To address the changes in the international environment and the ways international business and management are conducted, researchers often make use of a broad spectrum of theoretical explanations and borrow theories from other management disciplines to explain international research problems (e.g.
White ., 2016; Seno-Alday, 2010; Buckley and Lessard, 2005; Tsui, 2007).
Exploring is the first step in theory building – the step that establishes the initial link between the observations a researcher gathers about a phenomenon and a theory that describes it.
Thus, if the primary objective is to develop hypotheses rather than test them, the researcher identifies and further explores the relevant and dominant effects.
Building on and extending the work of Hult (2009), this paper has two objectives: First, we will analyze researchers’ justifications for their choice of analytic procedure and, particularly, whether authors are correctly applying PLS-SEM to their research problems, which is a prerequisite to contributing to theorizing in the field.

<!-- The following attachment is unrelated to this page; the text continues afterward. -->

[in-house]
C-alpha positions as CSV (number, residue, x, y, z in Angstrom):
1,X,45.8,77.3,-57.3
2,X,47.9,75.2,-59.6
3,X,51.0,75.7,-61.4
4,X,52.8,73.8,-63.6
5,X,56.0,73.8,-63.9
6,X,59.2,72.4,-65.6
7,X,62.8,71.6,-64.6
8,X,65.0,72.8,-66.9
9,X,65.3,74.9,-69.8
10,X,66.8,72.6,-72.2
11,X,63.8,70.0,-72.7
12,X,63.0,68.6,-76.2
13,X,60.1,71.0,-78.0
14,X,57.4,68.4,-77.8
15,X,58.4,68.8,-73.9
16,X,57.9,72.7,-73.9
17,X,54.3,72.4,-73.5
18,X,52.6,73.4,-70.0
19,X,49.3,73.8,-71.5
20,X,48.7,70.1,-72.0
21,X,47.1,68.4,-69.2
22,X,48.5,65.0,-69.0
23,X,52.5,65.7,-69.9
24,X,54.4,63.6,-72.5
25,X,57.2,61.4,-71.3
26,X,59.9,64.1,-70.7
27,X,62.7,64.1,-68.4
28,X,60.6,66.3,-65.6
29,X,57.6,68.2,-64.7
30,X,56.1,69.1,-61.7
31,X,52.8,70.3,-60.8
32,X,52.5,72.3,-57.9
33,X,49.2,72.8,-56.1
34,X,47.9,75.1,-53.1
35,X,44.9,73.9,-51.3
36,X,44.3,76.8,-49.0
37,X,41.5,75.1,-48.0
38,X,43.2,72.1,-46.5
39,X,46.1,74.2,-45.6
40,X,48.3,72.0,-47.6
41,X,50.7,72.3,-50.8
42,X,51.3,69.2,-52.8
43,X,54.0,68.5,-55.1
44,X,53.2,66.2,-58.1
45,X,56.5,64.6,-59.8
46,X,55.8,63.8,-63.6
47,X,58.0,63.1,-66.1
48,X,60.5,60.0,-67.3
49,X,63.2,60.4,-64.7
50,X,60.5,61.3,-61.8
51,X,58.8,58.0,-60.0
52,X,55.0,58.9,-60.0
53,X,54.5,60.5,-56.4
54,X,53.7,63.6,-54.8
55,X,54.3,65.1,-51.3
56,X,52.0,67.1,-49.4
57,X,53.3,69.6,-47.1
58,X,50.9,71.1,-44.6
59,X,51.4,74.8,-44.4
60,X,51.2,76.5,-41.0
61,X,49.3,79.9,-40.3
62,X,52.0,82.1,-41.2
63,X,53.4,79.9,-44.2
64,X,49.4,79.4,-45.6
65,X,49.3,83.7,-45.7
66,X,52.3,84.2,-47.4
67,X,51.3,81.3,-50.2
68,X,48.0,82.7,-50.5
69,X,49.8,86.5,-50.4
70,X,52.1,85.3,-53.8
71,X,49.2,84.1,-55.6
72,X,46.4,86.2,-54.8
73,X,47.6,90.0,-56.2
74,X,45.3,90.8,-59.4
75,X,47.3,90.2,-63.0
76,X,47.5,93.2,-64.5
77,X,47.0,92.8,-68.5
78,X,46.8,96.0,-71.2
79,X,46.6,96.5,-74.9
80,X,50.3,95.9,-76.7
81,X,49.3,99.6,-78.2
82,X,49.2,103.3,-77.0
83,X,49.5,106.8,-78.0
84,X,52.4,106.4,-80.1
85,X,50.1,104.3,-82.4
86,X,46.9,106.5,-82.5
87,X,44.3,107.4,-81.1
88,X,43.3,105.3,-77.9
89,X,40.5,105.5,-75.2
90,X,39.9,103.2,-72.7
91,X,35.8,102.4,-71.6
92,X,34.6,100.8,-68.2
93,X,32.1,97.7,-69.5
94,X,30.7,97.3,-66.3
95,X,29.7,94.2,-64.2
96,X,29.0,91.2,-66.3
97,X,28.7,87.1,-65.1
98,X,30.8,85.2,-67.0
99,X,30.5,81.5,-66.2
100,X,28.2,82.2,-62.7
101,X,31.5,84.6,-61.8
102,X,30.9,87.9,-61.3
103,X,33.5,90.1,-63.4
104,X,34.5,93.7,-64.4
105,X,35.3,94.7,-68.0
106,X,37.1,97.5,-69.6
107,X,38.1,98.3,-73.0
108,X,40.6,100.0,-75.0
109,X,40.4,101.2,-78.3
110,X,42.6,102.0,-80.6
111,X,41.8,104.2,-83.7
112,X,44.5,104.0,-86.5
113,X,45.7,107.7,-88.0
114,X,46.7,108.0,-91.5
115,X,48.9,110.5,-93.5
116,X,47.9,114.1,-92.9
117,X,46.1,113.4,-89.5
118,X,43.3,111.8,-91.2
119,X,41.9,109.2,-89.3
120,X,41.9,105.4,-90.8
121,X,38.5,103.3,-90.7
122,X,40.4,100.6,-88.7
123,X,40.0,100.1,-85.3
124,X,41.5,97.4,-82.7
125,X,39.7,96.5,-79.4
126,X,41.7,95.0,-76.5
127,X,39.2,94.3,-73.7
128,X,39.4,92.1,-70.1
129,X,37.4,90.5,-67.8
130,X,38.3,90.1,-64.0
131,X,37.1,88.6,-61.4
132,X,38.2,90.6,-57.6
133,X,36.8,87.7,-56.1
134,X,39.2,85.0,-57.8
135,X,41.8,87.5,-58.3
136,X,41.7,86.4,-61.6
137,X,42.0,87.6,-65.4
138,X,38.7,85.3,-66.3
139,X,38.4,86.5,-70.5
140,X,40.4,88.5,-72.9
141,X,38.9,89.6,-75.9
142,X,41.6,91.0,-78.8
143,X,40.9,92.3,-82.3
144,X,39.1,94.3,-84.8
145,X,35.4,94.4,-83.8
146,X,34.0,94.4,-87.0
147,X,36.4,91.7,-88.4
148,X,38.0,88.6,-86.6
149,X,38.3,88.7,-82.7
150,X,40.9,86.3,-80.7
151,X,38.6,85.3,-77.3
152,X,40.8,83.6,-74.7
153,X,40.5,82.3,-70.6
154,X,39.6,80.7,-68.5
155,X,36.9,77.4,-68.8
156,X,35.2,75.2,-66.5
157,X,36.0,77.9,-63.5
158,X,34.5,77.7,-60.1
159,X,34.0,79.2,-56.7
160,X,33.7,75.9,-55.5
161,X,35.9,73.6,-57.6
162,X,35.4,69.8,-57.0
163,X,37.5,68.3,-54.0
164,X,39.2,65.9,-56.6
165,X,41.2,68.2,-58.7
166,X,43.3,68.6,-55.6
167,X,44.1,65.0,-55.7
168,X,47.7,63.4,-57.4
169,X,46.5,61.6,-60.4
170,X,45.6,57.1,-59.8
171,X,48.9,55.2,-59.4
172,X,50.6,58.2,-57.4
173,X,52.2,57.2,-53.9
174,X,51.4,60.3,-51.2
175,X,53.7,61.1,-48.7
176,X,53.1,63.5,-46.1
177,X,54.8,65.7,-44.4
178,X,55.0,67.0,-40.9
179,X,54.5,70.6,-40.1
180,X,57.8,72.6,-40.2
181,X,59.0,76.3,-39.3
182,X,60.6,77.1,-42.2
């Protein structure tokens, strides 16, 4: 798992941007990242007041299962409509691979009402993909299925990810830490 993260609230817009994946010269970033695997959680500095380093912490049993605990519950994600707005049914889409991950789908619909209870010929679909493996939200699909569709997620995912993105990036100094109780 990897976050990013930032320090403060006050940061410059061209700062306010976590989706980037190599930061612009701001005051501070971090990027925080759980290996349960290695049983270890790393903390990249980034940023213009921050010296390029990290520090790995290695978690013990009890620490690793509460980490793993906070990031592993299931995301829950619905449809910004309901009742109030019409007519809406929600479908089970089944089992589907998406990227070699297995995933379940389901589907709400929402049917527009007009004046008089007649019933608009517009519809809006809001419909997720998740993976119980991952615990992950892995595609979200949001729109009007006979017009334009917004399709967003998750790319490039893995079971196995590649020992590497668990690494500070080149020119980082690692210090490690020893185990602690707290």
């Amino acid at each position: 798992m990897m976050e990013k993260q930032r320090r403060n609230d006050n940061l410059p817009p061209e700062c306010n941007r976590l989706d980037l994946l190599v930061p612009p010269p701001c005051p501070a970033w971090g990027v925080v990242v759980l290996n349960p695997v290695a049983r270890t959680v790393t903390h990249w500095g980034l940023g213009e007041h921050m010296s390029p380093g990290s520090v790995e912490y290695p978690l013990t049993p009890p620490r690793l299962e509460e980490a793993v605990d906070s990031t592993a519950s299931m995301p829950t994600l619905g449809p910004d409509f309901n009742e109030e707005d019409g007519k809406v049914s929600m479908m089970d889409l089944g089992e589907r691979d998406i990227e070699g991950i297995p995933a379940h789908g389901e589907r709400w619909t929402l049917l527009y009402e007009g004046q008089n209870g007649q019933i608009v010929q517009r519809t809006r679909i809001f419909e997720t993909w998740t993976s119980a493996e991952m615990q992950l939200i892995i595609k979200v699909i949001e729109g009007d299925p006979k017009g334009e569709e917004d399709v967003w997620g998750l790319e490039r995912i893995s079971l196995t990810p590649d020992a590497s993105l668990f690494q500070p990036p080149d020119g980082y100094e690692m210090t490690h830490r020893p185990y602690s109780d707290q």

Furthermore, we will evaluate whether authors are tapping the full potential of the specific benefits attributed to PLS-SEM.While other disciplines such as family business research (Sarstedt , 2012a) show a broad and increasing use of PLS-SEM, international business research relies largely on CB-SEM.This observation is surprising, given the specifics of the international business research environment and its research agenda.Furthermore, over the past decades, the fluid and dynamic environment has led to increasingly complex research phenomena and models (e.g. Therefore, international business and marketing research requires the use of methodological approaches that are able to handle the field’s changing nature and complexity, and the resulting broad theorizing agenda (Buckley, 2002; Dunning, 2001; Sinkovics , 2005; Seno-Alday, 2010; Sullivan and Daniels, 2008).In selecting an analytical approach, researchers need to carefully consider the research objective, the underlying theoretical knowledge, and the existing empirical evidence.Fur-thermore, the authors found only limited use of PLS-SEM in the journals the authors considered relevant to the study. https://doi.org/10.1108/IMR-04-2014-0148 Download as . Following these changes, the international research agenda has also changed in the past few epochs: The focus from 1945 to the 1950s was on explaining foreign direct investments flows and then shifted toward the explanation of the existence, strategy, and organization of multinational firms, which was especially popular from the 1970s to the 1990s.The study contributes to the literature by providing researchers seeking to adopt SEM as an analytical method with practical guidelines for making better choices concerning an appropriate SEM approach. From the mid-1980s, the development of internationalization and globalization was placed on the agenda (see Buckley, 2002).One of the most powerful current research methodologies is structural equation modeling (SEM), which mainly follows one of two procedures: composite-based partial least squares SEM (PLS-SEM) (Wold, 1982; Hair , 2017) and factor-based covariance-based SEM (CB-SEM) (Jöreskog, 1978; Rigdon, 1998), which were developed as complementary SEM methods (Jöreskog and Wold, 1982).They differ greatly in their statistical methods, and have distinct goals and requirements (Hair , 2014a).In general, PLS-SEM, in contrast to CB-SEM, stresses prediction and exploration, is able to handle complex models, and simultaneously relaxes the demands on data as well as the specification of relationships (e.g. The procedure involves a variety of benefits that could be fruitful for international business and marketing researchers to exploit.For instance, it better serves predictive and exploratory purposes involved in situations of soft theory (Sosik , 2009) and is better suited to explain complex models or relationships (Fornell, 1982; Wold, 1985).